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A Day in Africa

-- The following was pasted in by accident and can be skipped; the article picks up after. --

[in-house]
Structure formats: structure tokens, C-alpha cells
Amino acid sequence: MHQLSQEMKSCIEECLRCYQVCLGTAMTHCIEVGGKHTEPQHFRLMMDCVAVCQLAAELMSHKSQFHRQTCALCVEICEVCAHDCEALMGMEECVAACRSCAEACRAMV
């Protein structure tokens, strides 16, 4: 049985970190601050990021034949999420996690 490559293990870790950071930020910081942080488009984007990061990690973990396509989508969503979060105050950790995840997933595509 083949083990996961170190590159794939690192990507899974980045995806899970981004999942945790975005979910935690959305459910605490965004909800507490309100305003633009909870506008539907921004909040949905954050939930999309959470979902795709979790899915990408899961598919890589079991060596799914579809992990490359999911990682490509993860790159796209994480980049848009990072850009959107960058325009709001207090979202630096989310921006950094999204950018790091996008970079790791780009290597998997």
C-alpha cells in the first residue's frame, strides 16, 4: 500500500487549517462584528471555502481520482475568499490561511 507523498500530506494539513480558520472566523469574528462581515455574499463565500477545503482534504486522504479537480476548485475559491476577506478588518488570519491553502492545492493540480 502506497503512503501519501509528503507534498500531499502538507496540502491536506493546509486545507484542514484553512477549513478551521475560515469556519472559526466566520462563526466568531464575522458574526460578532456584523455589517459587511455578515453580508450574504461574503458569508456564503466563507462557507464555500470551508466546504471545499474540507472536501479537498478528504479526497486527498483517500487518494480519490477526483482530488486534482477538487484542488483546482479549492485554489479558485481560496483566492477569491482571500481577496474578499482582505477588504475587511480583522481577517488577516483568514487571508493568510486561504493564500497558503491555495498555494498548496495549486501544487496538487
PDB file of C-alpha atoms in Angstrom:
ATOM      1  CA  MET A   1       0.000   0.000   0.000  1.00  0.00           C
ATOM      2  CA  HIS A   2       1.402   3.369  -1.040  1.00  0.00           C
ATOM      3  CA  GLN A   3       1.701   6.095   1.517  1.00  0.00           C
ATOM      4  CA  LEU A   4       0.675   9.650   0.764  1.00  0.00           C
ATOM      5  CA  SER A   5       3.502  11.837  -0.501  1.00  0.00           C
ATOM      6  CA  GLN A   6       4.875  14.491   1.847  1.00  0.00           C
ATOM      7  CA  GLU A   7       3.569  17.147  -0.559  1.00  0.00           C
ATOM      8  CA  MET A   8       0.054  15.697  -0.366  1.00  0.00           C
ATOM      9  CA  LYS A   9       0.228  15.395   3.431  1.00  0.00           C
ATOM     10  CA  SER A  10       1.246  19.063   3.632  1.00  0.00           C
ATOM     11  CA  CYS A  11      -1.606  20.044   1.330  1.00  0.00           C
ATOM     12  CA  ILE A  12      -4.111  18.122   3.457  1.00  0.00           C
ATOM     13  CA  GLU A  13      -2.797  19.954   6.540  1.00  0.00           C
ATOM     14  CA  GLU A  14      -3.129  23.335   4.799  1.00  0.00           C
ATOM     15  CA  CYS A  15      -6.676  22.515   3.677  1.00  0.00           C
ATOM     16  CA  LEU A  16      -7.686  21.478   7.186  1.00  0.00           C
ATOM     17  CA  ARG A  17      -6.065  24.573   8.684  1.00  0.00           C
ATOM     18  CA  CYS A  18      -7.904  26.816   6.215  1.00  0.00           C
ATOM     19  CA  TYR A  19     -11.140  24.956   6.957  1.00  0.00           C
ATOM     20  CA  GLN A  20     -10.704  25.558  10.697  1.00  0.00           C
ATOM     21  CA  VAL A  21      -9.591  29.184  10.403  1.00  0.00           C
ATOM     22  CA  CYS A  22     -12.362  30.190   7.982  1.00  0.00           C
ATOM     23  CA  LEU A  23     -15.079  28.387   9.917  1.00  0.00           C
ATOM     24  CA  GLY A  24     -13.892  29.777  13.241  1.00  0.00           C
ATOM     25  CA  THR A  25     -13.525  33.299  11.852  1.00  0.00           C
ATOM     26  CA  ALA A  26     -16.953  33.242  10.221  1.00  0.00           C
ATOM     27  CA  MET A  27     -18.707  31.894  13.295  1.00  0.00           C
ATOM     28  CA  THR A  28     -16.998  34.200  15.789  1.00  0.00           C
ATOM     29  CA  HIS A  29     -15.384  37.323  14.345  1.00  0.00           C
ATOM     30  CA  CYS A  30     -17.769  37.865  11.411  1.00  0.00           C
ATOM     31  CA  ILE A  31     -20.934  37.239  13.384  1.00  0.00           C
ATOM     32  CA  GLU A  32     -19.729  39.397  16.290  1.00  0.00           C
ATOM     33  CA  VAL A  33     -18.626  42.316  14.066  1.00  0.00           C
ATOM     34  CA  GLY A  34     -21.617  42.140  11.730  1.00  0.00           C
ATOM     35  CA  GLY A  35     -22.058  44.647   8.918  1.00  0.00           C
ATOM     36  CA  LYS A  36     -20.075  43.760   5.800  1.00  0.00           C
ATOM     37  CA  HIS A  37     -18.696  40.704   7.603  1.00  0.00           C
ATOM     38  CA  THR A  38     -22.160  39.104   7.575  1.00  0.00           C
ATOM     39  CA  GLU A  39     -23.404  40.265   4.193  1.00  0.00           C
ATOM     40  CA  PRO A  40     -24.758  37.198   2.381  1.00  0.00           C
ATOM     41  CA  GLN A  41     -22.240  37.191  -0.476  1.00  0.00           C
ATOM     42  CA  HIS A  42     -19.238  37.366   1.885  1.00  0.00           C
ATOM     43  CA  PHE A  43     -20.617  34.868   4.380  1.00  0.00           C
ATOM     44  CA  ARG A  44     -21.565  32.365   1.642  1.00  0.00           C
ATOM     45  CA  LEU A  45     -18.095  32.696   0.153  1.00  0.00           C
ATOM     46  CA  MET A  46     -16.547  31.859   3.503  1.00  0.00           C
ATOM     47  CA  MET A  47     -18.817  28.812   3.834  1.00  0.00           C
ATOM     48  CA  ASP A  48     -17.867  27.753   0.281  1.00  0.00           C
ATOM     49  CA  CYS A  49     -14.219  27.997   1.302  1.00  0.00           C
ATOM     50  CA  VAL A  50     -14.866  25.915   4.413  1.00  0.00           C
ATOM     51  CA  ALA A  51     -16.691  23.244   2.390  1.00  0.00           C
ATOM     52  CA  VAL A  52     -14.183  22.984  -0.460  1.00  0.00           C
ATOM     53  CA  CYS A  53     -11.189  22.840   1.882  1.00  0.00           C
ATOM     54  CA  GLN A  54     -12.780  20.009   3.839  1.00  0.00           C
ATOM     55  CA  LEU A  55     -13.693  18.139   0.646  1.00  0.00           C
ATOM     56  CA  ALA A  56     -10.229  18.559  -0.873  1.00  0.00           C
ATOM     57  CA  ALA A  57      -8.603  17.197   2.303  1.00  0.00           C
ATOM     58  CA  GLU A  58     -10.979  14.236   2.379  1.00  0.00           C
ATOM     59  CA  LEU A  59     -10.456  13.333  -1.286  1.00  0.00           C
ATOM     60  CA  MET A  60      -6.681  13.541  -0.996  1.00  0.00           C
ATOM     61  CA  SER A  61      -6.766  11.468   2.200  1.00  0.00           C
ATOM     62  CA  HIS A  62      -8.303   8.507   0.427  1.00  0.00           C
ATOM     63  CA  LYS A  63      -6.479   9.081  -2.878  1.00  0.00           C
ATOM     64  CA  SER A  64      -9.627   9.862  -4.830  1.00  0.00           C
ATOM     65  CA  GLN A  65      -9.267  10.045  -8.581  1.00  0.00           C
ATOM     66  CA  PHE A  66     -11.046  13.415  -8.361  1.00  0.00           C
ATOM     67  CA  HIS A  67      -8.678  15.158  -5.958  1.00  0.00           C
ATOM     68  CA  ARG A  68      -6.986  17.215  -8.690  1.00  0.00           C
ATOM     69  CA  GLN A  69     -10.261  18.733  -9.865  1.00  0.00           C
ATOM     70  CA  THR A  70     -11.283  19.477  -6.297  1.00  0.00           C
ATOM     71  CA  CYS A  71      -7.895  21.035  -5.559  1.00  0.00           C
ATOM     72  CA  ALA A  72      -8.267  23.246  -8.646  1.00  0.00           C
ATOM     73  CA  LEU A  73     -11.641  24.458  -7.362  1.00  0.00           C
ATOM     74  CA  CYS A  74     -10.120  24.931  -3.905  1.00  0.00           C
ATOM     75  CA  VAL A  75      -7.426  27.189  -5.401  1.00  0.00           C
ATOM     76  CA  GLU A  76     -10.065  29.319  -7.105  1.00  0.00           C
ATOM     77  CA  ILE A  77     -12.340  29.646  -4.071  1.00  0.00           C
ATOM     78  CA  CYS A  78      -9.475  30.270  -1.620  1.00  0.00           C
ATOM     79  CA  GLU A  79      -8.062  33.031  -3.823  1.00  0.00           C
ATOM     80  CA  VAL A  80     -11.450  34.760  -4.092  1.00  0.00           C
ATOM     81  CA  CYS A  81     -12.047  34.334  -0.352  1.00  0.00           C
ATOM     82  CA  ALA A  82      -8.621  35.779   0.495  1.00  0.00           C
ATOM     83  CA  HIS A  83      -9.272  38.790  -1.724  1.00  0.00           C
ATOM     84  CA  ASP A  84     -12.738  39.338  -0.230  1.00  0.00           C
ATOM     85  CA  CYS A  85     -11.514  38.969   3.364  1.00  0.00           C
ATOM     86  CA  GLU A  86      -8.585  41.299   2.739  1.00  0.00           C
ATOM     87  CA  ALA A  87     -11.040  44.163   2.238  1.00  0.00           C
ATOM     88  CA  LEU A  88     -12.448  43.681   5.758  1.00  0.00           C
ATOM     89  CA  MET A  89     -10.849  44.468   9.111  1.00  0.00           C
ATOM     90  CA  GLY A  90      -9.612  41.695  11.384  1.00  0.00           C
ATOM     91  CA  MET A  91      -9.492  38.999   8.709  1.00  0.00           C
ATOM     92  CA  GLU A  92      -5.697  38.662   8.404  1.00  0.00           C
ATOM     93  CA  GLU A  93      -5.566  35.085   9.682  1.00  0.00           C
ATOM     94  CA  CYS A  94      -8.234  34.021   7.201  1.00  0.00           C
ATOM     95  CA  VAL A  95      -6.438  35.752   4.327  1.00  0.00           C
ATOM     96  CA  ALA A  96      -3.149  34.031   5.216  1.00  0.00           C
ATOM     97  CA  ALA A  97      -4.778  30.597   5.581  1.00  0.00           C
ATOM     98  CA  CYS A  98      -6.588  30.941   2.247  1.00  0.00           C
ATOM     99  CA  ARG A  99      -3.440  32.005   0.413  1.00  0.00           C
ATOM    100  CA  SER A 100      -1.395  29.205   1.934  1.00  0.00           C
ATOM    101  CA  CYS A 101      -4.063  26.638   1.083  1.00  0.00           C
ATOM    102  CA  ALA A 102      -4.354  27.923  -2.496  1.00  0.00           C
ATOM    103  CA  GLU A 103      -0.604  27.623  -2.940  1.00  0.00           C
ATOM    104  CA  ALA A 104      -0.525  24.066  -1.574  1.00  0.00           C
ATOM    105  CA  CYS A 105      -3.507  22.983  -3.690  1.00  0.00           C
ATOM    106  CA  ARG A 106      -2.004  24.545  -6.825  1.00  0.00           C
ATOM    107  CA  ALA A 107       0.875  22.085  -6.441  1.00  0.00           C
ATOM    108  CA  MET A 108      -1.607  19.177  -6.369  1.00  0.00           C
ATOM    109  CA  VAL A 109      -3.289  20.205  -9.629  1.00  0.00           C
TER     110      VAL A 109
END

Du Bois was a fine poet, and probably would have received much more recognition for his work had he not been so accomplished in other fields. In “A Day in Africa,” published in his short-lived magazine, The Horizon , Du Bois imagines awakening at dawn in the African countryside. It was not until 1924 that he actually visited Africa in person. I rose to sense the incense of the hills, The royal sun sent crimsoned heralds to the dawn She glowed beneath her bridal veil of mist— I felt her heart swell while the king Paused on the world’s rough edge, And thousand birds did pour their little hearts To maddened melody. I leapt and danced, and found My breakfast poised aloft, All served in living gold. In purple flowered fields I’ wandered Wreathed in crimson, blue and green. My noon-tide meal did fawn about my feet In striped sleekness. I kissed it ere I killed it, And slept away the liquid languor of the noon; Then rose and chased a wild new creature 38 Down the glen, till suddenly It wheeled and fetched its fangs Across my breast. I poised my spear: Then saw its fear-mad piteous eyes, And gave it life and food. The sun grew sad. I watched The mystic moon-dance of the elves Amid the mirth-mad laughter of the stars; Till far away some voice did wind The velvet trumpet of the night- And then in glooming caves I laid me with the lion And I slept.